This final third-ish feels like over half the ride and just doesn’t live up to everything that came before it. And sadly that makes this part simply not worth the brutality. It is a super rough ride, even for one of these and I can totally sympathise with those who might not be able to handle it. If Mine Blower broke you, this will ruin you. It bumbles around the trees, again without purpose, but also with much gentler track shaping. And by bumble and gentle I mean it’s actually rattling your brains out through your bowel, before ending on the biggest wet blanket of a brake run.

Hmm.

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Visually I had no idea what else was going on in this park, but #2 Zeus is the next biggest, pictured here on the right. And possibly the bottom left, one of them anyway.

Back on the CCI wagon feeling right at home in these PTC trains by now, Zeus was surprisingly good. Solid air, fun laterals, rode well. It ain’t no Raven but it was perfectly enjoyable and got a well earned second lap out of us.

Unlike Adventureland where I had the hunch that something might be bad, I’ve always known Mt. Olympus as the place where everything is bad. Not true at this moment in time.

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#3 Cyclops had a turn next, pictured here on the right. And possibly the bottom left. It’s both lesser in stature and ride experience, but was otherwise bearable, to the more seasoned veteran at least. I’m told they’ve changed something about it and that big drop that comes halfway through used to be a lot more… questionable.

The stories did come true here though, one particular woman who rode Cyclops came off more distressed than I’ve ever seen anyone from a rollercoaster. Properly broken down in fits of tears on the offload platform, while the staff and her companion didn’t even know what to do. I felt really sorry for the both of them, they didn’t need this in their lives, it’s only us who have to suffer for our art.

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And suffer I did, on #4 Pegasus. How is the smallest woodie the absolute worst? A right proper internal organ shaker, I was very glad that it spends most of the layout unusually high up and at lower speeds. People didn’t know what to do with themselves after this one either, though the children are immune of course.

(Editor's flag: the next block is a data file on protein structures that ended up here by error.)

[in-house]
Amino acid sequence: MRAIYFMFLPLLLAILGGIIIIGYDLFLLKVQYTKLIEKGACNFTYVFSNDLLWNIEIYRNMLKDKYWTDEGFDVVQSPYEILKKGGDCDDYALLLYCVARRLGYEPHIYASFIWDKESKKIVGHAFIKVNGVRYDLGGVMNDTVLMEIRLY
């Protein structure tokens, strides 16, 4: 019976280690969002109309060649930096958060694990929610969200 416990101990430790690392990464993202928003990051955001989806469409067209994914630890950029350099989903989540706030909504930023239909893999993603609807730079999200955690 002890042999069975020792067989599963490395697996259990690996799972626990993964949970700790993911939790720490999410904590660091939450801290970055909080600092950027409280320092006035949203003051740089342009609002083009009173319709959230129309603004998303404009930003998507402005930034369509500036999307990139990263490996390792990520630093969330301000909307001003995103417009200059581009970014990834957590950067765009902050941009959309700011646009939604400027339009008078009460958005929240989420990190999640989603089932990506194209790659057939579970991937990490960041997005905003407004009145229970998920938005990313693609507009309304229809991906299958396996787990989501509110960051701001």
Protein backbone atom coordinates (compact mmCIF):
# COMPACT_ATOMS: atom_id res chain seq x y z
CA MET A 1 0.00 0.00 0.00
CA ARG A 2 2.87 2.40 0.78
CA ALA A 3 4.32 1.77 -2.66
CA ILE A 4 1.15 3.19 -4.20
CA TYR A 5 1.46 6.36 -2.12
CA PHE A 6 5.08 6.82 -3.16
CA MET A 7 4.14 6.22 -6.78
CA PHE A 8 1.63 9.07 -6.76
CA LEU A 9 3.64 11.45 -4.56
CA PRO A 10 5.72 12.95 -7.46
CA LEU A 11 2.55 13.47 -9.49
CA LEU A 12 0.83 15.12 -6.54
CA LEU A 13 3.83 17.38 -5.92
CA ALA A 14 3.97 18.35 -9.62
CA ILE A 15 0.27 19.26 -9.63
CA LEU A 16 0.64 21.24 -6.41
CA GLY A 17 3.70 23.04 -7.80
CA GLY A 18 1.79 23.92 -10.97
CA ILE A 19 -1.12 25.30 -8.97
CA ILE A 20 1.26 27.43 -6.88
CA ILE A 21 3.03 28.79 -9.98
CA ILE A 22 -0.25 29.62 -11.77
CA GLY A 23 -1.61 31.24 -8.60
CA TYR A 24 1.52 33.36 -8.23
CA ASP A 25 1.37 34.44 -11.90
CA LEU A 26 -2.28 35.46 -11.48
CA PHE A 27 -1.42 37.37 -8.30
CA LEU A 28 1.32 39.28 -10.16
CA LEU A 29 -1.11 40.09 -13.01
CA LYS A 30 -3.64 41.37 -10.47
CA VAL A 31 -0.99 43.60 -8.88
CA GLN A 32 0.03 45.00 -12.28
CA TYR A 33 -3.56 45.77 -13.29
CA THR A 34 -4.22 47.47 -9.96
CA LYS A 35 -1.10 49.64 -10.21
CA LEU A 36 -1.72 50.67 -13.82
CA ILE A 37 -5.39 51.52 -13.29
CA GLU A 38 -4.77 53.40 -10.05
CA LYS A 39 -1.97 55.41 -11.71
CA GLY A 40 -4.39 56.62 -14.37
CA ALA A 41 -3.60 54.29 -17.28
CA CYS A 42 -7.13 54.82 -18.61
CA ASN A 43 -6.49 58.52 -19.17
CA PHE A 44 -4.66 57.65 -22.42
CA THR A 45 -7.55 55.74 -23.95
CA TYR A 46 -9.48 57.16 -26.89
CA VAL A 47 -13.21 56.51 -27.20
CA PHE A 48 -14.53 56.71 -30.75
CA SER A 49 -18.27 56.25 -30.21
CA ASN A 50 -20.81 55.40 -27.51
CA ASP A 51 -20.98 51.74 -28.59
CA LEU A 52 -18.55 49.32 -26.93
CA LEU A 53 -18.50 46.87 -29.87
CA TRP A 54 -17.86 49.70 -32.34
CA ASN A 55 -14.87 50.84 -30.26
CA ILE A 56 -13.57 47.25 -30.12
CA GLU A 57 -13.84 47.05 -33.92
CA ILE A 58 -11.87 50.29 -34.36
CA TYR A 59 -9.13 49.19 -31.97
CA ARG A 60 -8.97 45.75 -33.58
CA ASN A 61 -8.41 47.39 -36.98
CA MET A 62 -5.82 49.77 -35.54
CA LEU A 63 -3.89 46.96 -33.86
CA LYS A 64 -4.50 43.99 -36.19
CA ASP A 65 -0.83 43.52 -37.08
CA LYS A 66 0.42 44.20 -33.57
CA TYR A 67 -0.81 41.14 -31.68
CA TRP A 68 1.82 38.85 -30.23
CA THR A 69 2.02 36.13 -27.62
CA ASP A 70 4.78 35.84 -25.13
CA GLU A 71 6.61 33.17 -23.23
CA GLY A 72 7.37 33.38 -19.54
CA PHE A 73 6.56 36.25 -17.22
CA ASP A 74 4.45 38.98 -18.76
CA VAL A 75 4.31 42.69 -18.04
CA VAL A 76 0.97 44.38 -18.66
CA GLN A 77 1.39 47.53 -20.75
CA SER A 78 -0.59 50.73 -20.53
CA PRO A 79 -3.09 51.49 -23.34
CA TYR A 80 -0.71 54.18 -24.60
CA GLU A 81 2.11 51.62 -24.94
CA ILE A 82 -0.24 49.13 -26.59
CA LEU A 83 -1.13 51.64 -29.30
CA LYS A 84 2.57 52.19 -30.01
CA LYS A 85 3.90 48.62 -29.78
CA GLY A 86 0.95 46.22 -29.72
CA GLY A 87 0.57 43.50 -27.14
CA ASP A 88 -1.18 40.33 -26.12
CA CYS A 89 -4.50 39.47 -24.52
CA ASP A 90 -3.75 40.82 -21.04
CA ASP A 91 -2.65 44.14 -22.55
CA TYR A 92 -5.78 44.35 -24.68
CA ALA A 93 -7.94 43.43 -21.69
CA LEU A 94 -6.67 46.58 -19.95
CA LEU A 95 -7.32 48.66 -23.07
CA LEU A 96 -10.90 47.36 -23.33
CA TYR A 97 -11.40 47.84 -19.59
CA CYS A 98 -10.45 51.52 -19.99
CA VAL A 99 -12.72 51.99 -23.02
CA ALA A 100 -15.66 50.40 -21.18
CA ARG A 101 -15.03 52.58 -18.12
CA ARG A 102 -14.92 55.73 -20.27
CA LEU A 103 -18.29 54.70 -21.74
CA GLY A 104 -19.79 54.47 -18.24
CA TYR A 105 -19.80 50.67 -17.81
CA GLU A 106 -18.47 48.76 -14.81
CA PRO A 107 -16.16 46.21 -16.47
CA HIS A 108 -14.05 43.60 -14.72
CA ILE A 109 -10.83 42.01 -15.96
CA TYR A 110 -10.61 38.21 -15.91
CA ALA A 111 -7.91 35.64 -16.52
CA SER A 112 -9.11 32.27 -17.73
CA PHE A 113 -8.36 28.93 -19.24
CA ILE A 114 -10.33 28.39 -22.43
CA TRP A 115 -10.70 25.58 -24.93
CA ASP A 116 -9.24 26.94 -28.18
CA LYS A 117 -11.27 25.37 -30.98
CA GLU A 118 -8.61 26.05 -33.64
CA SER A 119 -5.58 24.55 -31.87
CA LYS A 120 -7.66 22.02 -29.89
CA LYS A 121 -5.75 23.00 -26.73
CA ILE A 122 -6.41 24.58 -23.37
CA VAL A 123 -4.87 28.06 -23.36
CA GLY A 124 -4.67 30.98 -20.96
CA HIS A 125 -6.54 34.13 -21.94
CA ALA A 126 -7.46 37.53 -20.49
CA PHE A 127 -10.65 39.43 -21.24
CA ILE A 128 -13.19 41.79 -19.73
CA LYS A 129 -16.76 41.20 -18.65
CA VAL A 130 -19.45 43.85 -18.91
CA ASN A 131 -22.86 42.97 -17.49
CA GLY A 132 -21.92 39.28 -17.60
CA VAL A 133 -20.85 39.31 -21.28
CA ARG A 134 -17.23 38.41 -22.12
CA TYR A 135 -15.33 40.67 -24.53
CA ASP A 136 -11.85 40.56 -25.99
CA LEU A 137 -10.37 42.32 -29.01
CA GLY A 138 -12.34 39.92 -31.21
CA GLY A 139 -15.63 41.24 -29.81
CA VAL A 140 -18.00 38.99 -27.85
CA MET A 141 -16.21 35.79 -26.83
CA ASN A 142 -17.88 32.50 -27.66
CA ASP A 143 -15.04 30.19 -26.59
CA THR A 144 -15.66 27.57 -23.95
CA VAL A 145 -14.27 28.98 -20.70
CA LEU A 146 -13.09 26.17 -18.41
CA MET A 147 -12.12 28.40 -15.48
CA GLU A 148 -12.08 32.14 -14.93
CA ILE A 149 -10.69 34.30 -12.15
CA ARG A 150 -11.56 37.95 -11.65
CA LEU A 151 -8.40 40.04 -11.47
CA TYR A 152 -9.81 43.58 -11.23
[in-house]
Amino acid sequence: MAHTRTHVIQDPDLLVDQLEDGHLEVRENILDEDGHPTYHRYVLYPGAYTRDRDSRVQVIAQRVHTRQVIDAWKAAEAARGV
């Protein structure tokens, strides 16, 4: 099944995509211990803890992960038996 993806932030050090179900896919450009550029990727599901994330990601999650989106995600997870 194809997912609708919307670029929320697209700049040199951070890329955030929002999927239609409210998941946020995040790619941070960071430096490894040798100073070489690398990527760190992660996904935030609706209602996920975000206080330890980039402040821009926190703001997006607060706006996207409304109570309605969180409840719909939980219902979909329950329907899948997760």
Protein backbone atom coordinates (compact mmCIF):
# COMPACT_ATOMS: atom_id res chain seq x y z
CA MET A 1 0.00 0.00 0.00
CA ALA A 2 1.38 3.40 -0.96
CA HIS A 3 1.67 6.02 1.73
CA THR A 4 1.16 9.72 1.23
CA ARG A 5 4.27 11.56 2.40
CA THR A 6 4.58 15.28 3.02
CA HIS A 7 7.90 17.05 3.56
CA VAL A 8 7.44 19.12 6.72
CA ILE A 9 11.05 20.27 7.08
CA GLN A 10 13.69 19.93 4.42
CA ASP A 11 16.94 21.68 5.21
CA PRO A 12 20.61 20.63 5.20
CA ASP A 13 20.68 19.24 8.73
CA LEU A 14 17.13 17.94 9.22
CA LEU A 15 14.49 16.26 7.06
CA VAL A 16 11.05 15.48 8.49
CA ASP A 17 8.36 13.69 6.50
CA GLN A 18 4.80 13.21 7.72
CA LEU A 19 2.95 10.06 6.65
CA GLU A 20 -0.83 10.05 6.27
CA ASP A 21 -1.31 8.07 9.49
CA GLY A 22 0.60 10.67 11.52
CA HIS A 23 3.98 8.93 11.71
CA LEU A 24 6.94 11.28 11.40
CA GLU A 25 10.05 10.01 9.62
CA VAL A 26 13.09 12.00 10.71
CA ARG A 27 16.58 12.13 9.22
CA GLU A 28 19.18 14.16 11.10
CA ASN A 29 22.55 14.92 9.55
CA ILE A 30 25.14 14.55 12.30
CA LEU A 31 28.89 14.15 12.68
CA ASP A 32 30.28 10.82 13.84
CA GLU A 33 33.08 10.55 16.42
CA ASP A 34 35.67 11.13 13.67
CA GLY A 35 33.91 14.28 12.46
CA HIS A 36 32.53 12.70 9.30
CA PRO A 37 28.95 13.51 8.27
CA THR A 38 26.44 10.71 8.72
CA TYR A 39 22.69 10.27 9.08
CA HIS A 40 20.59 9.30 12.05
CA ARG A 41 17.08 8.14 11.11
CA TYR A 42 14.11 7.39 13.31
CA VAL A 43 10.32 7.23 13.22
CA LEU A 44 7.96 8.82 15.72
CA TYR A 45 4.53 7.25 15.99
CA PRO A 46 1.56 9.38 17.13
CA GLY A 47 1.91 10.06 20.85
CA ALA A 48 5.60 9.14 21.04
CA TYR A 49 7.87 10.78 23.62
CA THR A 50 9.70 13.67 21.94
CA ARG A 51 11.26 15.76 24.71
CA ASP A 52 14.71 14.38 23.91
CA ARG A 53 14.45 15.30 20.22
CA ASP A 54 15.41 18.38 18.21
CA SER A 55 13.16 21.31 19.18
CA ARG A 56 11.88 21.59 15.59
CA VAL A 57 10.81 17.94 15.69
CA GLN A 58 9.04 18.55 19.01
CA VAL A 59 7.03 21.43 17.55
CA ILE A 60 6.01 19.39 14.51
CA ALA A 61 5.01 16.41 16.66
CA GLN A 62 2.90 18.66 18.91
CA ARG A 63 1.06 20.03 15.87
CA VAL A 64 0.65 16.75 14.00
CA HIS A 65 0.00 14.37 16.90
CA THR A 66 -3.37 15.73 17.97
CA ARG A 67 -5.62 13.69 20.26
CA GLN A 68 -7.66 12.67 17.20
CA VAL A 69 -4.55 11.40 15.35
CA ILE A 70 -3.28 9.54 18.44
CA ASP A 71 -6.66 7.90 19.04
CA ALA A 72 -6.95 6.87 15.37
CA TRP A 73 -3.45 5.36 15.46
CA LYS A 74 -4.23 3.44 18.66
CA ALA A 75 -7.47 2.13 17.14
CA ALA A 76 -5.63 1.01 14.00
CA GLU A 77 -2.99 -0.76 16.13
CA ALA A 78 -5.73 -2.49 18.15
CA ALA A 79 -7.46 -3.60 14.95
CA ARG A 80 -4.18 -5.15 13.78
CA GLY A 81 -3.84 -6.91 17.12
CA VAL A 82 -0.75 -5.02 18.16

That marked park complete, as the bastards don’t let you on their only steel coaster Little Titans. We’ll get some E&F Miler goodness at some point, don’t you worry.

We went back for another battle with Hades to try and settle on a stronger opinion. This time we managed to cheese the queue by skipping at least half an hour of poor one train ops as they called for a two and we were the only pair for miles of stairs. In our haste we were back in the thick of it without even having time to contemplate.

The second lap did no favours to the ride. After that initial shock, I would have placed it up there amongst the hard hitters of the Gravity Group world. Not quite top 25 material, but up there.
As soon as I knew what was coming in the tunnel it simply became obnoxious and I just couldn’t look past that. The body was enjoying the being thrown around but the head just wanted the stupid noise to end. The manner in which the ride just gets weaker and weaker as the layout progresses stood out even more and we declared that enough was enough. It’s mid table now and makes me think of it as Cú Chulainn’s abusive older brother. From amazing, to good, to running out of steam.

And so Mt. Olympus took the same turn and we ran out of steam. As a place it’s literally just wooden coasters and a water park, so if you don’t get on with either of those then I can certainly see the lack of love it gets. I wouldn’t say I disliked it, it’s kinda silly and unique with all that timber they don’t seemingly know what to do with. Always worth trying.

On to the next one.


Bay Beach Amusement Park

Elvis would be rolling in his grave. His favourite coaster did not treat us well and once again I really wanted to like this one.